The February edition of The Monthly is out, including Robert Manne’s eagerly-awaited ‘Comment’ on Windschuttle.
Windschuttle attacked Manne in January’s Quadrant, saying that he should stand down from his position at La Trobe, then on Monday went on ABC radio’s Counterpoint to summarise the general case against the stolen generations ‘myth’ that forms the thesis of his Volume III. The debate is a bit hard to follow, because Manne has responded to Windschuttle’s print arguments on radio, and to his radio arguments in print. That is, Manne replied to Windschuttle’s personal attack on Late Night Live, and, contrary to Phillip Adams’ advice, it turns out that the piece in The Monthly adds nothing to that — it’s just a general critique of Windschuttle’s book.
Windschuttle accepts that most of the personal accounts in Bringing Them Home were genuine, and that many children were forcibly removed. His contention is that the children were taken from incompetent and alcoholic parents, from the same motives that applied to neglected white children in the same era. The notion that there was a policy to break down aboriginal culture or ‘breed out the colour’ is a fabrication, with no basis in the archival evidence. And while there were a couple of officials who wanted to contain the indigenous gene pool — Cecil Cook in the NT and in AO Neville in WA — their schemes had to do with marriages rather than the removal of children.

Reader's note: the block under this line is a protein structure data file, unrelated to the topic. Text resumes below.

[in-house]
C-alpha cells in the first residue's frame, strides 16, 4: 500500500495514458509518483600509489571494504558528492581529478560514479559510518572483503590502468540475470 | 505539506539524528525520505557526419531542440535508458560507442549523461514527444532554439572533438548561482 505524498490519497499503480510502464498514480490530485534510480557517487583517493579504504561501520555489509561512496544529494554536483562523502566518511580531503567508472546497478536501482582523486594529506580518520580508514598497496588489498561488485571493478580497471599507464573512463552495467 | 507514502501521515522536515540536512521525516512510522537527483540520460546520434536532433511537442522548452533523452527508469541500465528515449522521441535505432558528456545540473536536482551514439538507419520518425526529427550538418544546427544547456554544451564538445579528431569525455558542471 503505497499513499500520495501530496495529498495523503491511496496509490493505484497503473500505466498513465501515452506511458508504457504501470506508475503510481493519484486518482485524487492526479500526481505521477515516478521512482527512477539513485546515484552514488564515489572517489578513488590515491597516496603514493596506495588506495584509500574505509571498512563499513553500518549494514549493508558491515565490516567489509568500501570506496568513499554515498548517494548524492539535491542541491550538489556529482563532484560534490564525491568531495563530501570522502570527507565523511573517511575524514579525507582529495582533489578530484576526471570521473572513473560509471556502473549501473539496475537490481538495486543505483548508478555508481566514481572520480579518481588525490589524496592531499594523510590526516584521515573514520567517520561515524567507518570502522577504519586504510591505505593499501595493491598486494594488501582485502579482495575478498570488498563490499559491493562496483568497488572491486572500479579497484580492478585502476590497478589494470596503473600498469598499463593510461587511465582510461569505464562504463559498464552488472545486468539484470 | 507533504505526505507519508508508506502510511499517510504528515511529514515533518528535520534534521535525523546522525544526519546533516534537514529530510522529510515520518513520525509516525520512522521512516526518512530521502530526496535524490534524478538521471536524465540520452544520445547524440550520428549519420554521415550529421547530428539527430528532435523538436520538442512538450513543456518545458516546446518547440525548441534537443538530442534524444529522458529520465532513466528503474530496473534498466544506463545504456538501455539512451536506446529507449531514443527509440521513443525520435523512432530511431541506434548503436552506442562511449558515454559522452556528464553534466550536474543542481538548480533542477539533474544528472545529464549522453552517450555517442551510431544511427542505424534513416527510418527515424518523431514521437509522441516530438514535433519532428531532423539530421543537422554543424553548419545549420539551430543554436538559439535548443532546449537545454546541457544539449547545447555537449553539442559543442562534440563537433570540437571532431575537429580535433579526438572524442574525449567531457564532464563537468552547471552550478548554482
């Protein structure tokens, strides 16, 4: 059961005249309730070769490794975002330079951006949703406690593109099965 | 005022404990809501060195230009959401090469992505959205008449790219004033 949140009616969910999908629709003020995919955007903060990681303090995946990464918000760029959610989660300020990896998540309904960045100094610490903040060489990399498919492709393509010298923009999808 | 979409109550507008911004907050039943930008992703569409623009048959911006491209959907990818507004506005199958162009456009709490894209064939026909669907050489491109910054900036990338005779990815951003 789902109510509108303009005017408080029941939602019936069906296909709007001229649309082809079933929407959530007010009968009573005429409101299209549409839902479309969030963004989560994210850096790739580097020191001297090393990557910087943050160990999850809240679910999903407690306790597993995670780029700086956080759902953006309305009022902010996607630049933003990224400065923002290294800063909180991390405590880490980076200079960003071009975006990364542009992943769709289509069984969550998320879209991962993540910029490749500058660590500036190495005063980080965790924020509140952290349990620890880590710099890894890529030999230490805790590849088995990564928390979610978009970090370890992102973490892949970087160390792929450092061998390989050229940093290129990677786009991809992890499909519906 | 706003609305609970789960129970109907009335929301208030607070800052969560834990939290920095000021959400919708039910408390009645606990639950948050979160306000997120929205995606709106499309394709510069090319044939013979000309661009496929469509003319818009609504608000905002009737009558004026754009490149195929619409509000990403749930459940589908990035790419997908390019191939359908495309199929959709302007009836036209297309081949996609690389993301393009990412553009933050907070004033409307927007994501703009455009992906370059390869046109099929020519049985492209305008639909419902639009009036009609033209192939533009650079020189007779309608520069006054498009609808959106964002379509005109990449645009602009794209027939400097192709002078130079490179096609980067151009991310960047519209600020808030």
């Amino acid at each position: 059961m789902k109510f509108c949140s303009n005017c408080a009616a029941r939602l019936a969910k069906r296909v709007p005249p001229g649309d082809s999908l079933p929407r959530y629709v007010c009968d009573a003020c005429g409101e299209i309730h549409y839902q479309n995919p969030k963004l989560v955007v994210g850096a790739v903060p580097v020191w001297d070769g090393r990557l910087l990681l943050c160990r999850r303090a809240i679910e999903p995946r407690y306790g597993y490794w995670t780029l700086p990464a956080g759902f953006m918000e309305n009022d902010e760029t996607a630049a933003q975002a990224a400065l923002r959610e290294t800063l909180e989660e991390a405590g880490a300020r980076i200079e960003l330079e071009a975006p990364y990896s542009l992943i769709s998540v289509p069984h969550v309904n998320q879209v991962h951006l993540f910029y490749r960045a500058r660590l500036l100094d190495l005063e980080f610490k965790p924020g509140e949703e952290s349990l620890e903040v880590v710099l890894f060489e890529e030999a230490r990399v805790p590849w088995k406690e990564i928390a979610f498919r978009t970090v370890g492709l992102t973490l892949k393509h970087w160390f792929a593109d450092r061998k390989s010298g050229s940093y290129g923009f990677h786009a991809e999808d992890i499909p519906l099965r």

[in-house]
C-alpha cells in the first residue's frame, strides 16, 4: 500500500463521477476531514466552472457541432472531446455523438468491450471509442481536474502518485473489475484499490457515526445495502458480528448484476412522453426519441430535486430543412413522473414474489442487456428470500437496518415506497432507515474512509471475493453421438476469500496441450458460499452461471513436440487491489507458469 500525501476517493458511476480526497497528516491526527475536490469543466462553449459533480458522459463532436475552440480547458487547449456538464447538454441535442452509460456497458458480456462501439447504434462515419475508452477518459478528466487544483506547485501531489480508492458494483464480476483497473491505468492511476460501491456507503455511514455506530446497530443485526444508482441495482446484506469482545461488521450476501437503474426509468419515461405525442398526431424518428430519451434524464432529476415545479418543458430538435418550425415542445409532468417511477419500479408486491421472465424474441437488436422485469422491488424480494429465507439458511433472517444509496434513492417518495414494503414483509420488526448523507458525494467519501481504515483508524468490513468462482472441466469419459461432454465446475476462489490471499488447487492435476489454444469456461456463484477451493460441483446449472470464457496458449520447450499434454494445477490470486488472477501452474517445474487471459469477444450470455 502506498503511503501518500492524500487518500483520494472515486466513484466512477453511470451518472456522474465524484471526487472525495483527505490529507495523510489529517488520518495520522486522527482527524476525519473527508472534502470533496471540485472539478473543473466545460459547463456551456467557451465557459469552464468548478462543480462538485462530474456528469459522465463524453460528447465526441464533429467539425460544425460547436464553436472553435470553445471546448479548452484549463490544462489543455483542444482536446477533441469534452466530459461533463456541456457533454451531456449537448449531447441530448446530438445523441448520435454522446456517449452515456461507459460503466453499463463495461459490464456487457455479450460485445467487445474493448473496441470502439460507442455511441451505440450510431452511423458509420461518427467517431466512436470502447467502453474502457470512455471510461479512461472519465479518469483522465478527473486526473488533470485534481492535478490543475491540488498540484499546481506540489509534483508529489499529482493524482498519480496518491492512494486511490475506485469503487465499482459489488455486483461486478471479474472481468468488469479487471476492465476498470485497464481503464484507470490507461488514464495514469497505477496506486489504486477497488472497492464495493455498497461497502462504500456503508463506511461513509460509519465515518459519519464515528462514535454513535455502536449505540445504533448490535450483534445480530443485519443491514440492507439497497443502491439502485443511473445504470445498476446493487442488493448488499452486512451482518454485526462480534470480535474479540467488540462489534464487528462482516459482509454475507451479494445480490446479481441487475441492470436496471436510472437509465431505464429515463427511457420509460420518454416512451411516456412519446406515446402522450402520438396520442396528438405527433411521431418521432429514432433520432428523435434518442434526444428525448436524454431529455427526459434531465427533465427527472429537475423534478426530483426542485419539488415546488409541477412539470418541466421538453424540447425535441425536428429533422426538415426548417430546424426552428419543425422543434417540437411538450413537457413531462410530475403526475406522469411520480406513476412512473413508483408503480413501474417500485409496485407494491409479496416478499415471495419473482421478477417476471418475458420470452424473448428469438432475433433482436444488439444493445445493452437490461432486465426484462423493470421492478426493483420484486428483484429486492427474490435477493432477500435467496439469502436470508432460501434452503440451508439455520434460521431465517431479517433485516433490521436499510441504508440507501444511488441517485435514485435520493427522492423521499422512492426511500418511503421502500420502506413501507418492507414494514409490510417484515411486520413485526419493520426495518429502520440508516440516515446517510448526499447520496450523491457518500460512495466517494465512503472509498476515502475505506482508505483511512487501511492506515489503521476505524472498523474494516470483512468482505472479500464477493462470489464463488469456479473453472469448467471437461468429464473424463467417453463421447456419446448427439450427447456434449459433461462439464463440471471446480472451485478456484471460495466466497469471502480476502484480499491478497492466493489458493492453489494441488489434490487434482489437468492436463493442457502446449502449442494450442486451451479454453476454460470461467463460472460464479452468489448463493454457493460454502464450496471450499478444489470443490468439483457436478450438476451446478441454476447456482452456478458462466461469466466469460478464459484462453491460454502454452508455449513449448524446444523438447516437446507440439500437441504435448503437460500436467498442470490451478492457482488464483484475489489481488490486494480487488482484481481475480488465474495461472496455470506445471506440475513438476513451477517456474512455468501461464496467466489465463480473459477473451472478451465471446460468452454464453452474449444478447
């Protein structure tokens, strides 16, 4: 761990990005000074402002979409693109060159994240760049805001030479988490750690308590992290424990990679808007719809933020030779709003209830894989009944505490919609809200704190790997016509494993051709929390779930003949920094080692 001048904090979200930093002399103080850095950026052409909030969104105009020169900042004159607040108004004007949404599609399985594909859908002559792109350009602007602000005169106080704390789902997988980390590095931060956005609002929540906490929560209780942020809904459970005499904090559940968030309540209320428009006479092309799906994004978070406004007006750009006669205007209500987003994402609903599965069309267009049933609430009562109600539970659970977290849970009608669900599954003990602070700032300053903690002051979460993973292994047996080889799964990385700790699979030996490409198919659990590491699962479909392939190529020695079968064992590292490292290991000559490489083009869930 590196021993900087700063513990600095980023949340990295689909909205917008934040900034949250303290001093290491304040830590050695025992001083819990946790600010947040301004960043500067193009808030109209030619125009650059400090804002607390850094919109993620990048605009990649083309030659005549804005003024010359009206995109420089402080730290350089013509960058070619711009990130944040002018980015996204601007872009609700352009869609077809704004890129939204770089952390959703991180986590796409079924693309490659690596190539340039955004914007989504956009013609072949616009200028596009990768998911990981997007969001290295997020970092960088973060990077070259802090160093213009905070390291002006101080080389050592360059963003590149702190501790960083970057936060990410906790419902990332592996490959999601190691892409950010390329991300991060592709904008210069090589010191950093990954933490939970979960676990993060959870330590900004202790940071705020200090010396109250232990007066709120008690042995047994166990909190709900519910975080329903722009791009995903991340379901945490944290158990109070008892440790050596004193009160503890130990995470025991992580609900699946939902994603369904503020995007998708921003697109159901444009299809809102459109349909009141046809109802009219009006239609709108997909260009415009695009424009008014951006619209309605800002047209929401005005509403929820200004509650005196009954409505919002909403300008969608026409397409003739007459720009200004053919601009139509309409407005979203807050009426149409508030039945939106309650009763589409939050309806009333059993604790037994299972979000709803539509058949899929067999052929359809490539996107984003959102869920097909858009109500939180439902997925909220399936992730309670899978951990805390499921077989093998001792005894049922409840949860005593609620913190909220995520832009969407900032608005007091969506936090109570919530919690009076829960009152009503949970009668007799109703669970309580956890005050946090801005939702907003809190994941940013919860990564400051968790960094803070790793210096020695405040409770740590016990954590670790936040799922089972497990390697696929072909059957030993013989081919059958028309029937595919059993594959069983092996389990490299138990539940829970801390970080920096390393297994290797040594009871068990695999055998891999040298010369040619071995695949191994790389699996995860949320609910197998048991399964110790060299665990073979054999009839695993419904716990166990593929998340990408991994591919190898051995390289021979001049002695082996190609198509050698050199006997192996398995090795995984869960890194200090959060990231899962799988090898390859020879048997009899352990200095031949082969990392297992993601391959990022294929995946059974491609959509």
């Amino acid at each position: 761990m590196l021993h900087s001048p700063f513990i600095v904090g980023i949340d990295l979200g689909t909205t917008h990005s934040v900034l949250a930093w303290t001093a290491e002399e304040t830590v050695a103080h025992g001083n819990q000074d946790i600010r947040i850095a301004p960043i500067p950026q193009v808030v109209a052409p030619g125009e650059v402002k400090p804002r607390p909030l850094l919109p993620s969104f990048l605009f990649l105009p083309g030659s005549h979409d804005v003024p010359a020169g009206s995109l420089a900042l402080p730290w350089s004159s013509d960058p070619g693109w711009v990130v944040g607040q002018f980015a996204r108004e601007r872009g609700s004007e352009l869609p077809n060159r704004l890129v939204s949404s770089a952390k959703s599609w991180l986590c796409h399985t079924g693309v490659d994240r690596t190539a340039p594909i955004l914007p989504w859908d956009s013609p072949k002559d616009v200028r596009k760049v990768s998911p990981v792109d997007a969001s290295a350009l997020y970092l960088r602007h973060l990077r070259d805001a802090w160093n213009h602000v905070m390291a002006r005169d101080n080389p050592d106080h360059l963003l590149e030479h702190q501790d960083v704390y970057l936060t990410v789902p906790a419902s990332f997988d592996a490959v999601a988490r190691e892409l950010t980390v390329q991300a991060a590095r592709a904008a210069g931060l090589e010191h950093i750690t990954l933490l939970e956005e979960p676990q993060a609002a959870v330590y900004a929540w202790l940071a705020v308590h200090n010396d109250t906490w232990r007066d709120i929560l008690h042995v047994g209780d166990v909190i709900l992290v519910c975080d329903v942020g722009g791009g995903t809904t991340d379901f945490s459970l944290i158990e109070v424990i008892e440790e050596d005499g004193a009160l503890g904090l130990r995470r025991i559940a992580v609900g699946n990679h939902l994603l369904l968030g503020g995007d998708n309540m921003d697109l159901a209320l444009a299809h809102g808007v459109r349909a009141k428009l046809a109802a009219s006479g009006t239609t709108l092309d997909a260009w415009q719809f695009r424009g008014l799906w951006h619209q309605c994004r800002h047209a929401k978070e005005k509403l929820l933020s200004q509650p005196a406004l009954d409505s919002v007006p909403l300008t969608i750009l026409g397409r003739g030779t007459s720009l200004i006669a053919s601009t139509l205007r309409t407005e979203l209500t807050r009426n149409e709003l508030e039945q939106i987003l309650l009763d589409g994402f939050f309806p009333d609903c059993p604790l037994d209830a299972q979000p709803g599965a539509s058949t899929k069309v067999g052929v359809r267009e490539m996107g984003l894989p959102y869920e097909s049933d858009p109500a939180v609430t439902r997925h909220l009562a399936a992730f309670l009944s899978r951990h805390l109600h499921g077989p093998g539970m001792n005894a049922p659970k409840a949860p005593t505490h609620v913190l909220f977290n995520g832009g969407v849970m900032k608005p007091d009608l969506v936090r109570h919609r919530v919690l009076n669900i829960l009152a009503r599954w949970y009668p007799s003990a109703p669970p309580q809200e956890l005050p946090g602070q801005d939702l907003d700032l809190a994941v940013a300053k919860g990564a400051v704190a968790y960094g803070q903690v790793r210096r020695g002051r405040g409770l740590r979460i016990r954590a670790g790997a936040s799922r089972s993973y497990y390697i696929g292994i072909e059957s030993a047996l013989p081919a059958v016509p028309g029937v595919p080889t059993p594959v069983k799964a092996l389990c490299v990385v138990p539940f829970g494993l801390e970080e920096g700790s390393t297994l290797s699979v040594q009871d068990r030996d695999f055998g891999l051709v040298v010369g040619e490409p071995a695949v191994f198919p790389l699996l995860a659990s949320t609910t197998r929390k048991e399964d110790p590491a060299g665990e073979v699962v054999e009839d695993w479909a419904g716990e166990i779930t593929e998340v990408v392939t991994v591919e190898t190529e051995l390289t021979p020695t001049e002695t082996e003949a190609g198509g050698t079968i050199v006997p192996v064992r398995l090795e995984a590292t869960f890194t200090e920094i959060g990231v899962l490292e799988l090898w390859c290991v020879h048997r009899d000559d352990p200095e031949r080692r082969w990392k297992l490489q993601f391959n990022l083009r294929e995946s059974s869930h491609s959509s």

Windschuttle argues that the ‘myth of the Stolen Generations’ has been pernicious in fostering an attitude of victimhood amongst indigenous people, which in turn has brought unnecessary resentment into the dealings of activists with governments, and distracted then from the real fundamental problems.
The specific charge against Manne is that, in a pamphlet he wrote in 2001, he claimed falsely that the Lyons Government endorsed Cook’s policy in the NT, and that this demonstrates that forced removals were part of a general policy to breed out the colour. Manne accomplished this, Windschuttle maintains, by (1) misrepresenting the status of a Commonwealth departmental officer who favoured the approach, (2) suppressing the fact that the federal minister rejected Cook’s advice anyway, and (3) failing to remind readers that the issue didn’t relate to removing children in any case.
Manne responds (in the radio interview) by saying that Windschuttle has completely misunderstood the documents. The only thing that the Minister objected was Cook’s idea of forcing ‘half-caste’ girls to marry white men, which was never on the table anywhere. On the other hand, it was policy to encourage such marriages, and any official policy applying in the Territory was in any case by definition a Commonwealth policy. Manne further accuses Windschuttle of simply failing to comprehend that removing mixed race girls from the communities was an essential prerequisite to making them marriageable to white men.
Let’s see if Windschuttle allows Manne to reply in writing in Quadrant. My guess is that a great deal may hinge on where ‘encouragement’ ends and ‘force’ begins. In any case I doubt that Windschuttle will convince more than a few of his diehard fans that Manne’s scholarship was seriously deficient, let alone that the whole thesis supporting The Apology was a concoction.
Even if Windschuttle has been right to caution against exaggeration, his polarising antics are not conducive to the lay public’s getting a balanced sense of where the truth lies. No, it probably isn’t helpful to speak of genocide, but a sense of indignation over that particular accusation shouldn’t be a license to forgo empathy for a people who saw their culture uprooted in the space of three generations.